If you are an unbeliever this morning, my prayer is God would reveal himself to you and, in doing so, that he would overwhelm your desire for sin and lesser gods with an intense, unquenchable love for the Son of God.

I find great encouragement in this and I believe Paul did too. Luke describes Paul facing great opposition in Corinth when Jesus intervenes with an amazing word of encouragement,

And the Lord said to Paul one night in a vision, “Do not be afraid, but go on speaking and do not be silent, for I am with you, and no one will attack you to harm you, for I have many in this city who are my people.” And he stayed a year and six months, teaching the word of God among them. (Acts 13:9-11)

Paul was afraid, perhaps considering leaving Corinth, when Jesus speaks to him and encourages him that there are many ‘who are my people’. What does Jesus mean by this? Jesus is telling Paul that there are many people in the city whom God has chosen before the foundation of world. Paul takes this as an encouragement and continues to share the gospel.

Be encouraged that you are not the decisive agent in anyone’s salvation. You are but a messenger and it is God who perfectly works out his perfect plan. Be encouraged in evangelism when you do not see any fruit, God has been at work preparing a harvest from the foundation of the world. Be humble in fruitful times, it is God who is at work fulfilling his purposes.

Furthermore, there is a great beauty in this which is not fully captured by the ESV translators. The New King James Version, I think, puts this better,

[God] predestined us to adoption as sons by Jesus Christ to Himself, according to the good pleasure of His will (Ephesians 1:5)

The predestination that Paul describes is not a cold, calculating and detached choosing, it is the act of a sovereign God who feels intensely and takes pleasure in all he does. This leads me to my next and final point.

iv. In love

The first reason he gives us, however, is this: God chooses a people for himself in love, ‘In love he predestined us’.

I want us to grasp hold of this.

Our salvation, our rescue, is a result of his great love and it is from this abundance of love that he chose us.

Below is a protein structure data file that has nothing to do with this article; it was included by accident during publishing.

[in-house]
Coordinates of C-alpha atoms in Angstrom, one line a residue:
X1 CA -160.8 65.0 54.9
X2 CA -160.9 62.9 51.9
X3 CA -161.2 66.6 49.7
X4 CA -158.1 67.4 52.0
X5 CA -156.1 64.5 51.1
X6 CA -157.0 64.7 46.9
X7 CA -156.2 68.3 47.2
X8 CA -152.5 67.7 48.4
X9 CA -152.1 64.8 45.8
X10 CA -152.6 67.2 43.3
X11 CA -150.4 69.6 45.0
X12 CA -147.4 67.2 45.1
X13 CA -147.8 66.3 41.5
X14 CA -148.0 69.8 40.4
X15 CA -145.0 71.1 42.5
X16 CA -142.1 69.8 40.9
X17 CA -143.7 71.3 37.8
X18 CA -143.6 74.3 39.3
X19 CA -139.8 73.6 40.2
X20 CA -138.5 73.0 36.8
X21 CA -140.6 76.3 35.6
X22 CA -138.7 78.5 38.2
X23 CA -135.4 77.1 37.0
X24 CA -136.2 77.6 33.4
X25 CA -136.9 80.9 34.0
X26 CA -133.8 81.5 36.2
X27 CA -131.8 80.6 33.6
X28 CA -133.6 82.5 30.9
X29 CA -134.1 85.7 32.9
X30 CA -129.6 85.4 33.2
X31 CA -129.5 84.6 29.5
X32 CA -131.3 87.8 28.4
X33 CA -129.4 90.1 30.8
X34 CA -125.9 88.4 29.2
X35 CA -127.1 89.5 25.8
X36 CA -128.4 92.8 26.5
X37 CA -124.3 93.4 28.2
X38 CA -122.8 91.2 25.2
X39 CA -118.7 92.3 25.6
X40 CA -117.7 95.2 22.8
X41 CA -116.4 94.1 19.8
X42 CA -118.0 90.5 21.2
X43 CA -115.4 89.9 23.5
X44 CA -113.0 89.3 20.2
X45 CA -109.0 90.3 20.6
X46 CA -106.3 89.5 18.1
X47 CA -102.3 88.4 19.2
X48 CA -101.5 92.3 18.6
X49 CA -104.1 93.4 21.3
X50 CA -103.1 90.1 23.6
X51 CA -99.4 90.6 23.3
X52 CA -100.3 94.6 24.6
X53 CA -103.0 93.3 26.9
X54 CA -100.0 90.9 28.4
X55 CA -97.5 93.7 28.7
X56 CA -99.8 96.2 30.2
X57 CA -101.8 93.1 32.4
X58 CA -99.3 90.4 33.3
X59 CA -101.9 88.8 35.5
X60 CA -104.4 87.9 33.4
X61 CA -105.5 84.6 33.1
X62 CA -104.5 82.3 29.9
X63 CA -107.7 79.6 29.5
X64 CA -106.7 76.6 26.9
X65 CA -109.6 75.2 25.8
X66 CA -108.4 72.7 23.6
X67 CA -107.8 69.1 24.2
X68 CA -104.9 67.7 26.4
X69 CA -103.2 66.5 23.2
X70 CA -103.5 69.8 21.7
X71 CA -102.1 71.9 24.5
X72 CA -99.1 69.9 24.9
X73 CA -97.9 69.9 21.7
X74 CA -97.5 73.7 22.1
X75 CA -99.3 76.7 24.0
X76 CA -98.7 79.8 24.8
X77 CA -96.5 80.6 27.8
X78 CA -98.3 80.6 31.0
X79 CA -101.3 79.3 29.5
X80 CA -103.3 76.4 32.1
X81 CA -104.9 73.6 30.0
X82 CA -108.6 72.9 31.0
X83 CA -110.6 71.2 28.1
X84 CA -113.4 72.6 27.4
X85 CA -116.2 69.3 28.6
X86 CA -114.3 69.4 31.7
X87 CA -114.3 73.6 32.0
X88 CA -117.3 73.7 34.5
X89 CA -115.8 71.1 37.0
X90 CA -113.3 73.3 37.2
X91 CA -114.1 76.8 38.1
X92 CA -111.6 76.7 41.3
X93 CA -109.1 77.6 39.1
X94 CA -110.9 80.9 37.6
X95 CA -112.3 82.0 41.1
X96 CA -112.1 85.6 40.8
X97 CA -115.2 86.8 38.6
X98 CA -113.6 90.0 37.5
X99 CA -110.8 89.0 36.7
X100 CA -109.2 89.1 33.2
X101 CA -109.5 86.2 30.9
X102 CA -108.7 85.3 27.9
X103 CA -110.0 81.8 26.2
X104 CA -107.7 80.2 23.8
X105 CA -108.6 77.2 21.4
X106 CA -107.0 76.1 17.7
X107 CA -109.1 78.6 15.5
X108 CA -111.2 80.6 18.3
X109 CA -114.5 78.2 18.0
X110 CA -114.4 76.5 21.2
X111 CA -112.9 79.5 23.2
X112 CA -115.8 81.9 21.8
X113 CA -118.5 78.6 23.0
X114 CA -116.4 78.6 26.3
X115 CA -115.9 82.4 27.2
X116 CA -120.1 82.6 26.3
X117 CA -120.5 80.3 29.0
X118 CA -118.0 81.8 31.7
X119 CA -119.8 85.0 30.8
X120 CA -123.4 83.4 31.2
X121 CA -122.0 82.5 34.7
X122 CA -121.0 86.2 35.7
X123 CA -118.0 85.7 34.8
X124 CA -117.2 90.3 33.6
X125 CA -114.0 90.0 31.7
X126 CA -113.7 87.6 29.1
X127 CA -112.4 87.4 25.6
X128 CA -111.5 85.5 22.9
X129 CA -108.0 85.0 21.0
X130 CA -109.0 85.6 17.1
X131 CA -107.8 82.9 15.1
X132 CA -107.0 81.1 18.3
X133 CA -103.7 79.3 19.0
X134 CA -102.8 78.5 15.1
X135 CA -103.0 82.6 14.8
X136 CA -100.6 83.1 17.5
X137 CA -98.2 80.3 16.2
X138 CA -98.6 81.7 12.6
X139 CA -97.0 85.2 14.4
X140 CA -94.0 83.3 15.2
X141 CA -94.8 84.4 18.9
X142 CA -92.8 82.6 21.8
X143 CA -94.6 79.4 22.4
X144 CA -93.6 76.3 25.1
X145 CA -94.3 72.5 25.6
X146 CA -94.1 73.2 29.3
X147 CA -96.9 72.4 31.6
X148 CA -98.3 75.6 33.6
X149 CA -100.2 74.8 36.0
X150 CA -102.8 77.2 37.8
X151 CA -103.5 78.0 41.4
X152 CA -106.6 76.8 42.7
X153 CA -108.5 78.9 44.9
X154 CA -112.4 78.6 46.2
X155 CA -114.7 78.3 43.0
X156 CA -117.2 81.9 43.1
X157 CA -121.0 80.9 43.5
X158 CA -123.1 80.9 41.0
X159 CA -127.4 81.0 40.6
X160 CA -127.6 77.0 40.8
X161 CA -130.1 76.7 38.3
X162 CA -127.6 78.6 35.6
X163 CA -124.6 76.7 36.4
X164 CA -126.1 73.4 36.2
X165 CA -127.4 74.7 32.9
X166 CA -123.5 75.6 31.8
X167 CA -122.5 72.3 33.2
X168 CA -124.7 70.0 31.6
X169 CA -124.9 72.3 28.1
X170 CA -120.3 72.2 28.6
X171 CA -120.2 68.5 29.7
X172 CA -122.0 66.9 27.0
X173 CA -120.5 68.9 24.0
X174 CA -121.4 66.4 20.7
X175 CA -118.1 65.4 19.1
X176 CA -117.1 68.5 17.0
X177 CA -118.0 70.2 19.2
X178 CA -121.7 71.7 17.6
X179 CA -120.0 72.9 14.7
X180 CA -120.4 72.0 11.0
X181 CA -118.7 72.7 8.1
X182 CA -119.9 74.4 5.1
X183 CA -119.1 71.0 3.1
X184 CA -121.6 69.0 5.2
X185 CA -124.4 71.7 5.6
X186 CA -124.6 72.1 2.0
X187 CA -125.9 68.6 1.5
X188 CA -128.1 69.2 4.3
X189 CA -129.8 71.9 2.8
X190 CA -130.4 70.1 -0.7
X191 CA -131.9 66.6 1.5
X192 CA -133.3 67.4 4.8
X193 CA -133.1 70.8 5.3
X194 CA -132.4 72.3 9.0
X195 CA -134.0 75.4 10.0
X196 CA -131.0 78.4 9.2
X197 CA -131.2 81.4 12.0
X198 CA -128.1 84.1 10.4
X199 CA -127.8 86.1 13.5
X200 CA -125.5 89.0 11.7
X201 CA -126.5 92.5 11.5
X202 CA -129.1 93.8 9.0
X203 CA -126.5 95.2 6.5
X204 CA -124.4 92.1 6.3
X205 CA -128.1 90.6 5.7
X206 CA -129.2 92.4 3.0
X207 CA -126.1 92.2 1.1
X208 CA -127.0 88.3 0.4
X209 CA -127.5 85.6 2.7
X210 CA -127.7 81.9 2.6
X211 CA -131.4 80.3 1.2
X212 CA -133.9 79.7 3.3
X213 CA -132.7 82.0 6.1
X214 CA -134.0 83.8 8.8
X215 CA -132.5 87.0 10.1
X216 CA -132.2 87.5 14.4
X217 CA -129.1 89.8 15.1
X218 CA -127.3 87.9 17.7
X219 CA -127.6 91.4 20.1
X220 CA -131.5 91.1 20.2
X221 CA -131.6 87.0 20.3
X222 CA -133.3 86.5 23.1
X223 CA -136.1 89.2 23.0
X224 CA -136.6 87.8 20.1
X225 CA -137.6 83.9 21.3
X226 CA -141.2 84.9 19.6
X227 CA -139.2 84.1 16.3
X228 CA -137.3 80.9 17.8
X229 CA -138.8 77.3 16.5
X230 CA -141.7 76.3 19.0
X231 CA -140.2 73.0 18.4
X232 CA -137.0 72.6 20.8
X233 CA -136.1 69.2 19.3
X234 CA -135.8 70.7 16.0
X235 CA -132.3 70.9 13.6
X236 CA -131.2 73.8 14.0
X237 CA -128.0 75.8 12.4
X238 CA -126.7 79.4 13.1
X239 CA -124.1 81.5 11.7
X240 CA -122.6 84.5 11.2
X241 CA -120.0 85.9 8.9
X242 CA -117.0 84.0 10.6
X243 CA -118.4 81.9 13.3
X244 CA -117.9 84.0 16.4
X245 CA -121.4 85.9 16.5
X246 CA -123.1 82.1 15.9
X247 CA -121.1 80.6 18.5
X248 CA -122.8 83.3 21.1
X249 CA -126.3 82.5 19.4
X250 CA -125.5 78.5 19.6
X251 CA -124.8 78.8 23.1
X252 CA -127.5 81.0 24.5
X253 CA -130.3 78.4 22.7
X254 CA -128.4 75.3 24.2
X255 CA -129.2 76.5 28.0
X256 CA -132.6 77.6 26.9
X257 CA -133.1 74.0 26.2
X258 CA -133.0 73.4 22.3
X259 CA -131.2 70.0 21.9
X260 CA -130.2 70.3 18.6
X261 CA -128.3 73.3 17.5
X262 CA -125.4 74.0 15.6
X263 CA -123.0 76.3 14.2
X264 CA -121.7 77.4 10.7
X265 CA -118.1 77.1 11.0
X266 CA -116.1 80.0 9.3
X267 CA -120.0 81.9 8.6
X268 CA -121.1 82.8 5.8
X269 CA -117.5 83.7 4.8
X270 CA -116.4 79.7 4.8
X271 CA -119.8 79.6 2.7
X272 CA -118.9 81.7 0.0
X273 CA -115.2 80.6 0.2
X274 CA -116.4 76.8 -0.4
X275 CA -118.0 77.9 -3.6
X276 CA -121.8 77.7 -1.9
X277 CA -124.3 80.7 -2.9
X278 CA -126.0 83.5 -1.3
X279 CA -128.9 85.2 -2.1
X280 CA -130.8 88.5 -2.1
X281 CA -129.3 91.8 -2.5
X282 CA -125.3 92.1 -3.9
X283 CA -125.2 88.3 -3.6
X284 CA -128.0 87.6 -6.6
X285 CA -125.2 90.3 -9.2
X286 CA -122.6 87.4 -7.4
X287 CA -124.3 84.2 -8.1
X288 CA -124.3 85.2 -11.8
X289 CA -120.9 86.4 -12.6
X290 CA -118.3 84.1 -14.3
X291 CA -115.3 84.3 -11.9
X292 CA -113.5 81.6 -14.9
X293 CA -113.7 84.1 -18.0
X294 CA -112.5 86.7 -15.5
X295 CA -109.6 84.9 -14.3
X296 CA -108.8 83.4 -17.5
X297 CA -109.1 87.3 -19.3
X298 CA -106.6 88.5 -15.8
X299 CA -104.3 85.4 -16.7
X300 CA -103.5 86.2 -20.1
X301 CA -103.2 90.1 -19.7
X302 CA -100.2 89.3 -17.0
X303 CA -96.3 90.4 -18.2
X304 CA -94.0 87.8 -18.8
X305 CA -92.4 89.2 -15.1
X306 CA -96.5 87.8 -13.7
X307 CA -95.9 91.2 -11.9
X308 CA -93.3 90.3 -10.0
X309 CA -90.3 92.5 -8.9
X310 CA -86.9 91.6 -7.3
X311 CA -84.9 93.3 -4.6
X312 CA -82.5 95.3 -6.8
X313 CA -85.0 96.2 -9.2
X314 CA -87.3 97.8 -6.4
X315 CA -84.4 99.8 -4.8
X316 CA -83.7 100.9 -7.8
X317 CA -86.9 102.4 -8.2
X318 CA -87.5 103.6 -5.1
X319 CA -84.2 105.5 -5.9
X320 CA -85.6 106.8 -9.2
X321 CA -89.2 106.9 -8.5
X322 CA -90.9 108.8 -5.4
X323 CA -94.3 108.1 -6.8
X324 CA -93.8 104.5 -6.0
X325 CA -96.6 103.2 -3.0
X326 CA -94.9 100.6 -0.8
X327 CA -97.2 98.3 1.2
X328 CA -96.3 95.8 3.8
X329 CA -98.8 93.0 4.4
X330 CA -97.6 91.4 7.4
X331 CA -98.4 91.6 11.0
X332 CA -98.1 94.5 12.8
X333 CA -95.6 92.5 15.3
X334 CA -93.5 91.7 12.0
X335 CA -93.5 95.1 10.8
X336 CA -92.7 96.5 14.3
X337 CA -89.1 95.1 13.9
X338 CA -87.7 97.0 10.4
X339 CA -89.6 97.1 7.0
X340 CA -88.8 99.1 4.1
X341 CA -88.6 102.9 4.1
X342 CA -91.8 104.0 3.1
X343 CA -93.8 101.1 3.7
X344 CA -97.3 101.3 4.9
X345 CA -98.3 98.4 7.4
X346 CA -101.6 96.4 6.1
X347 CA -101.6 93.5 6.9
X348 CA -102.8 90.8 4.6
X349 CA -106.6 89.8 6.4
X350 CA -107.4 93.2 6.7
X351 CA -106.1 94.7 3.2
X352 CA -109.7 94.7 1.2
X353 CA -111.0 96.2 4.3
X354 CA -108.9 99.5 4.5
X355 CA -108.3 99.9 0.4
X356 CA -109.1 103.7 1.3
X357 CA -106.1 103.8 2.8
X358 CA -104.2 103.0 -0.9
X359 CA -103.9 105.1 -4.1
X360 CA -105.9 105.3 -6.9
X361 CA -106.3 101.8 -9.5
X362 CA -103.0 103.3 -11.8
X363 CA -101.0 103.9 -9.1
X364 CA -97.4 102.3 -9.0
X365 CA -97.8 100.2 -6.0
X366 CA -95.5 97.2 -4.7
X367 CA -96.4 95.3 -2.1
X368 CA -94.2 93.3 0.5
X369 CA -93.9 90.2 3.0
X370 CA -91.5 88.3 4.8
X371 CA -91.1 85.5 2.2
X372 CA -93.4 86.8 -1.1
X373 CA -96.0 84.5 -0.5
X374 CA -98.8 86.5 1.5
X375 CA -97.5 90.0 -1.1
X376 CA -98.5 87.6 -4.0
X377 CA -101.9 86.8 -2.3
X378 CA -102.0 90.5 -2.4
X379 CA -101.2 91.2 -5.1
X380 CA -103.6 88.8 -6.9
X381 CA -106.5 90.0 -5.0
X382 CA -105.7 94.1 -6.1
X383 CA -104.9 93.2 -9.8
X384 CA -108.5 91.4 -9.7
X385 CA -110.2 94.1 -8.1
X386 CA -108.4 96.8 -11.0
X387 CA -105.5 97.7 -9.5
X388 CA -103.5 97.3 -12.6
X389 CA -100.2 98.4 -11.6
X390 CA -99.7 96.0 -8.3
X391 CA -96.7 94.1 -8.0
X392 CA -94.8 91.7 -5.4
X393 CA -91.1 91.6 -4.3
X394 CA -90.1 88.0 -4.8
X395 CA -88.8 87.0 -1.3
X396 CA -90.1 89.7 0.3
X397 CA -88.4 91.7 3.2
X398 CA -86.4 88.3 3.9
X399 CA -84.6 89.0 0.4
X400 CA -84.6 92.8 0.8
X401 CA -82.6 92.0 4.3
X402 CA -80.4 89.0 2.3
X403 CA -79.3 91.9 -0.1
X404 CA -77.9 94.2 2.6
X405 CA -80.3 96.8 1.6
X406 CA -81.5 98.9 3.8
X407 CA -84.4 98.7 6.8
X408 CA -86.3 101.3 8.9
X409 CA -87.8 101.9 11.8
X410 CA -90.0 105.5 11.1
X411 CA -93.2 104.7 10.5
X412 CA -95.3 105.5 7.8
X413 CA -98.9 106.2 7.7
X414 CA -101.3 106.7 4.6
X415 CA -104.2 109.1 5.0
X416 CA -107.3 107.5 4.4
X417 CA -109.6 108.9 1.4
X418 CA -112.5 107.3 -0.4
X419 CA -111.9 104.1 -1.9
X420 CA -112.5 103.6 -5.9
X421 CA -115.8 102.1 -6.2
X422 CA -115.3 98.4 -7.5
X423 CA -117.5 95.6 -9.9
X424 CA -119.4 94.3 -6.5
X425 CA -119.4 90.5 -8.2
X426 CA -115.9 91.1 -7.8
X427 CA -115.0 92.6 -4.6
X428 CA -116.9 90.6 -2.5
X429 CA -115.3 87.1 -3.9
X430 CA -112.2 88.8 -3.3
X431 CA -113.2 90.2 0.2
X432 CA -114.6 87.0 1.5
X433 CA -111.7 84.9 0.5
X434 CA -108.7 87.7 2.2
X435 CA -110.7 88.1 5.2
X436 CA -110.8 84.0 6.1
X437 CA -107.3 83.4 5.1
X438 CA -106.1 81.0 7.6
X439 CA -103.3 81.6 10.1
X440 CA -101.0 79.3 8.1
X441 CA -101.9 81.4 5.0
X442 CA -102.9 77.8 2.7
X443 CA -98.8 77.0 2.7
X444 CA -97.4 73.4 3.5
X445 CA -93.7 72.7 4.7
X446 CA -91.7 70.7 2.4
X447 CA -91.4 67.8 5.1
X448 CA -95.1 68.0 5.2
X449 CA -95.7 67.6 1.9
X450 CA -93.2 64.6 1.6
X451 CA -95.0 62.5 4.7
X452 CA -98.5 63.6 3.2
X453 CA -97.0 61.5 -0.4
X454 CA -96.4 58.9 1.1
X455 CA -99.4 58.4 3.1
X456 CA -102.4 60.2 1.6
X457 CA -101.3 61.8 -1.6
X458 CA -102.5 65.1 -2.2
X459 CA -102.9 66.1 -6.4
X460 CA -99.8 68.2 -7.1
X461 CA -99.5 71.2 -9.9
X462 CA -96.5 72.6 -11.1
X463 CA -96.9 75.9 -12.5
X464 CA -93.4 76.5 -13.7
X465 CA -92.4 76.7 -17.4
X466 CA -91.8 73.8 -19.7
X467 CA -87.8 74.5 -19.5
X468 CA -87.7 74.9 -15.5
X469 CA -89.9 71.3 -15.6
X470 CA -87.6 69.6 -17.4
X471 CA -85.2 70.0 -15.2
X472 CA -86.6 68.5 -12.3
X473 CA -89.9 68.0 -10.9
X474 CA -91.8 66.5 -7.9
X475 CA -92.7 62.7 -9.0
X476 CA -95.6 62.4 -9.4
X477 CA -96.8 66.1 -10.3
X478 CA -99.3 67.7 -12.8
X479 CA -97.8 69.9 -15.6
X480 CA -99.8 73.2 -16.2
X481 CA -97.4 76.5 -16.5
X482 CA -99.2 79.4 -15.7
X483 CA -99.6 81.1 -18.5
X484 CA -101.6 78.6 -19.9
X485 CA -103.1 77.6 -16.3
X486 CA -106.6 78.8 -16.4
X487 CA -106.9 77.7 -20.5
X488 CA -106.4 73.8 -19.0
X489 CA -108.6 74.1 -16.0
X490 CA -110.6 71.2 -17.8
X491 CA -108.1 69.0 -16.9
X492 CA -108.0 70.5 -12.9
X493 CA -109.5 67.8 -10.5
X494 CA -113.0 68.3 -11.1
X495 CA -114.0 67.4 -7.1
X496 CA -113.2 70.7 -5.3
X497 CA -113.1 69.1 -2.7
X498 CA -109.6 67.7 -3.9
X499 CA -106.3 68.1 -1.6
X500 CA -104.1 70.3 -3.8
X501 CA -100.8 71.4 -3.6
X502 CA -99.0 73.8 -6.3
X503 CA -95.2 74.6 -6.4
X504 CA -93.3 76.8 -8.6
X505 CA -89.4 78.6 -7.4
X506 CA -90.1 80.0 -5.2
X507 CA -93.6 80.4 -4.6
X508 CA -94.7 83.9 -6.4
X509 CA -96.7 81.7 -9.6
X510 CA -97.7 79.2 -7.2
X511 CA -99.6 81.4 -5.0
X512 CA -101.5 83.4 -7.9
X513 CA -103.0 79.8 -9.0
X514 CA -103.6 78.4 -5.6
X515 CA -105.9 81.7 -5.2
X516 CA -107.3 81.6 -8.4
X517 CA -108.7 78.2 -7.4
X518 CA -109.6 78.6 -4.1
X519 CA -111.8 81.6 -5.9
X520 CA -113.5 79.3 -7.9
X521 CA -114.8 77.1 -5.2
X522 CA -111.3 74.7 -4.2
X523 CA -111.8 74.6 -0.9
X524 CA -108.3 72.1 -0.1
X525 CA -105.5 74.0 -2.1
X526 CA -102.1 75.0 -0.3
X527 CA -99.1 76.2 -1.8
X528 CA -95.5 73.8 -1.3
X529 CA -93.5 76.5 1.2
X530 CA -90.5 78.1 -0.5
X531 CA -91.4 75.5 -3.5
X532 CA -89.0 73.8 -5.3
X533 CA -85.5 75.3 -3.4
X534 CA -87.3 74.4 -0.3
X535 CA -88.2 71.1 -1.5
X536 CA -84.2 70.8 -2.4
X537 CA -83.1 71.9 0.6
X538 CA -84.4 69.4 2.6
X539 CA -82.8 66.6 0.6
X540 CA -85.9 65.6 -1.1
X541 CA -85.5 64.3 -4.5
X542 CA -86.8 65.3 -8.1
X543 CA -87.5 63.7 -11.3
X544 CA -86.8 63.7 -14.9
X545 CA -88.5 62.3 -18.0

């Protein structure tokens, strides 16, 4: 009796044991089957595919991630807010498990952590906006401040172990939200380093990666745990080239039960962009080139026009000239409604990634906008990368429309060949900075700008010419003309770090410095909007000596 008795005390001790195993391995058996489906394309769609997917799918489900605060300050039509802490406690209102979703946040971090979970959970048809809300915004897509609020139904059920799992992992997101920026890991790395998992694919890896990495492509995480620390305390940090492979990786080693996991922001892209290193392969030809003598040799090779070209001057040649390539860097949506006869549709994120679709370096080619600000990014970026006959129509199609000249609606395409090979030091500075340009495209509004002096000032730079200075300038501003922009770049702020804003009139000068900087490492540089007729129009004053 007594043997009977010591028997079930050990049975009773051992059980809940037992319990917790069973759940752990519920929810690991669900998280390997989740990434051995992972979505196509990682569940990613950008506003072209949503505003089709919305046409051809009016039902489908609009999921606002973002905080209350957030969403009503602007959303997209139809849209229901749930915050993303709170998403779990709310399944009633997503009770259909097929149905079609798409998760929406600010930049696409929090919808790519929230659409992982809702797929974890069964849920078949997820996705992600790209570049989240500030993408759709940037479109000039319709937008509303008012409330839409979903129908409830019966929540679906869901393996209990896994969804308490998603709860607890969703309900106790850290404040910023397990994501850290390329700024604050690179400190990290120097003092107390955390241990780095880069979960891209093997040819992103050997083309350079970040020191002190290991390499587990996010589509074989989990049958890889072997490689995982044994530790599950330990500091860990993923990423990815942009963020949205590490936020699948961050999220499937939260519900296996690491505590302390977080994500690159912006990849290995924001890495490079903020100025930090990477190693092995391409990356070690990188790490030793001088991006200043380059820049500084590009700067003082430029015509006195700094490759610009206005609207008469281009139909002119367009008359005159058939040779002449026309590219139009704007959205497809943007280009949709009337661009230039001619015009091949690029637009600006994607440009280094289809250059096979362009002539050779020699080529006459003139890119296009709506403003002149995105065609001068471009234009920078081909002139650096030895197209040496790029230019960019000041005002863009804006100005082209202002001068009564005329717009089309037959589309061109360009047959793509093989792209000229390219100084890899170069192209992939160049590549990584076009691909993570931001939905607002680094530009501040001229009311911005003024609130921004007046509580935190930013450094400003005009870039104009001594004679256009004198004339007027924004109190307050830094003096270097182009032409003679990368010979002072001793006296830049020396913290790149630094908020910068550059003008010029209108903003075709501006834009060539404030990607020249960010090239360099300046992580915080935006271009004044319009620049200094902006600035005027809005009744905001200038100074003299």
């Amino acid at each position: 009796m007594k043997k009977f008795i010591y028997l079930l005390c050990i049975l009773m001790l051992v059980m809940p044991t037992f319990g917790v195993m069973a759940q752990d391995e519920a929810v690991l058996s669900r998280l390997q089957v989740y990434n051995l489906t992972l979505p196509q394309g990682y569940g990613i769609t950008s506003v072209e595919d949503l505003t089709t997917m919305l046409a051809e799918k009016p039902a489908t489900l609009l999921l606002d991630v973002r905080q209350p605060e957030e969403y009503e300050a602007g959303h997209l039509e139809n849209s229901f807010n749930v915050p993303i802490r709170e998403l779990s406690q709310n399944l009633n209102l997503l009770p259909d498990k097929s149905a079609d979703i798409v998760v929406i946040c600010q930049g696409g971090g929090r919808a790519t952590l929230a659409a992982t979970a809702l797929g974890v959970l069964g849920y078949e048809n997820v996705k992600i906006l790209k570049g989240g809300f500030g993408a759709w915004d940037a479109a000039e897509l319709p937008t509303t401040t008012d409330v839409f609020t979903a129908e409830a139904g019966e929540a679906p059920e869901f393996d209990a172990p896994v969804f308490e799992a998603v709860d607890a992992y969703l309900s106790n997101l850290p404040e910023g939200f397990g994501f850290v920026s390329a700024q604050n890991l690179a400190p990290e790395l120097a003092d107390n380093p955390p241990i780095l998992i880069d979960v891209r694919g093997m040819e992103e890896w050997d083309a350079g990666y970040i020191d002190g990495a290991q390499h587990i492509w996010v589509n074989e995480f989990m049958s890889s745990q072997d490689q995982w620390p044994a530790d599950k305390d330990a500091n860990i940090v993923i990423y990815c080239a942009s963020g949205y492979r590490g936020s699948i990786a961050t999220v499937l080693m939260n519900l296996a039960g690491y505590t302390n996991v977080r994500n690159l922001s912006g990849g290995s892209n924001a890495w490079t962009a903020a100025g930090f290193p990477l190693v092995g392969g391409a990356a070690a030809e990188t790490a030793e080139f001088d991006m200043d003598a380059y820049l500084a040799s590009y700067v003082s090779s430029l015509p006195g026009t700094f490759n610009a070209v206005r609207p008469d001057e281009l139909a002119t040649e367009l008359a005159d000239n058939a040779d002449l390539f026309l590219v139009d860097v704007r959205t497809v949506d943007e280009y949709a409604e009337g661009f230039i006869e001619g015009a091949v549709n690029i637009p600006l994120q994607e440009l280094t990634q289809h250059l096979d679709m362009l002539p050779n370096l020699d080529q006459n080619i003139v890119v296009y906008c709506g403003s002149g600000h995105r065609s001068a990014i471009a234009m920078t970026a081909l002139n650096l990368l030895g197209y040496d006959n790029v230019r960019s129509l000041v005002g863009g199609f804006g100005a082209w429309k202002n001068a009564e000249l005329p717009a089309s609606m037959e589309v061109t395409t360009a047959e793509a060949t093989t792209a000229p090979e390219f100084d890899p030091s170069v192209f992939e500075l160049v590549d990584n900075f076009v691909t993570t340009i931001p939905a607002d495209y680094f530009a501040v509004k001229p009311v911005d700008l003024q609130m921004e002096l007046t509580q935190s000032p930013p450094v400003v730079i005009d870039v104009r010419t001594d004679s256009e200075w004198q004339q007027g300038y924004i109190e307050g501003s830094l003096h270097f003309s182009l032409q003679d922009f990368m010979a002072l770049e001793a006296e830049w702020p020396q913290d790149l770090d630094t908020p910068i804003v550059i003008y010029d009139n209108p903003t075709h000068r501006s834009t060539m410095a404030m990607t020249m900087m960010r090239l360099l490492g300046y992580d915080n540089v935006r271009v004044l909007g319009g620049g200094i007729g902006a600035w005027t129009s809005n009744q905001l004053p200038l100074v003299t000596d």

It is important that we think careful about this. Some would take this verse as an opportunity to build up self-esteem and self-worth, perhaps preaching, ‘Look how valuable you are that he loves you so…’ I ask myself, and so should you, is this what Paul really means?

I think the answer is found in verse 6 in which we are told that,

he predestined us […] to the praise of his glorious grace, with which he has blessed us in the Beloved (Ephesians 1:5-6)

The key in understanding the kind of love that motivates God in choosing us is, I think, found at the end of verse 6 in that unusual title, ‘Beloved’. In this passage, stretching from verse 3 to verse 6, we find two objects of love. We see that God’s sovereign choice is motivated by his love for those who are his and we see that the Son is the Father’s Beloved.

There is a contrast here. It is impossible to understand the love of God for mankind without first understanding the love of God for himself. The Father loves the Son because he is perfect, flawless, holy, wonderful, glorious and beautiful. The Father loves the Son because he is infinitely lovely. So, too, the Son loves the Father because he cannot do otherwise. The Father, as the Son, is infinitely worthy and the Son must respond in love and adoration.

It is from this fountain of perfect, endless, infinite love that he loves us. He does not love us in the same way as he loves the Son. The Father loves the Son because he is lovable. You and I are not.

In this we see the grace of God in all its glory. An infinitely worthy God chooses to fix his affections on his worthless creatures, not because he must, but because he so chooses.

This, I hope, will kill any sense of self-esteem. Rather, we esteem him because we are overwhelmed by his glorious grace extended to unworthy sinners, now called children of God.

This, I hope, will kill any sense of self-confidence. Rather, we place our hope in him confident that the infinite and unsearchable riches of his grace can never and will never be exhausted.

And this, I hope, will kill any sense of self-reliance and, as we respond to the call to holiness and obedience, we would surrender ourselves wholly and completely to him that he may shine most brightly.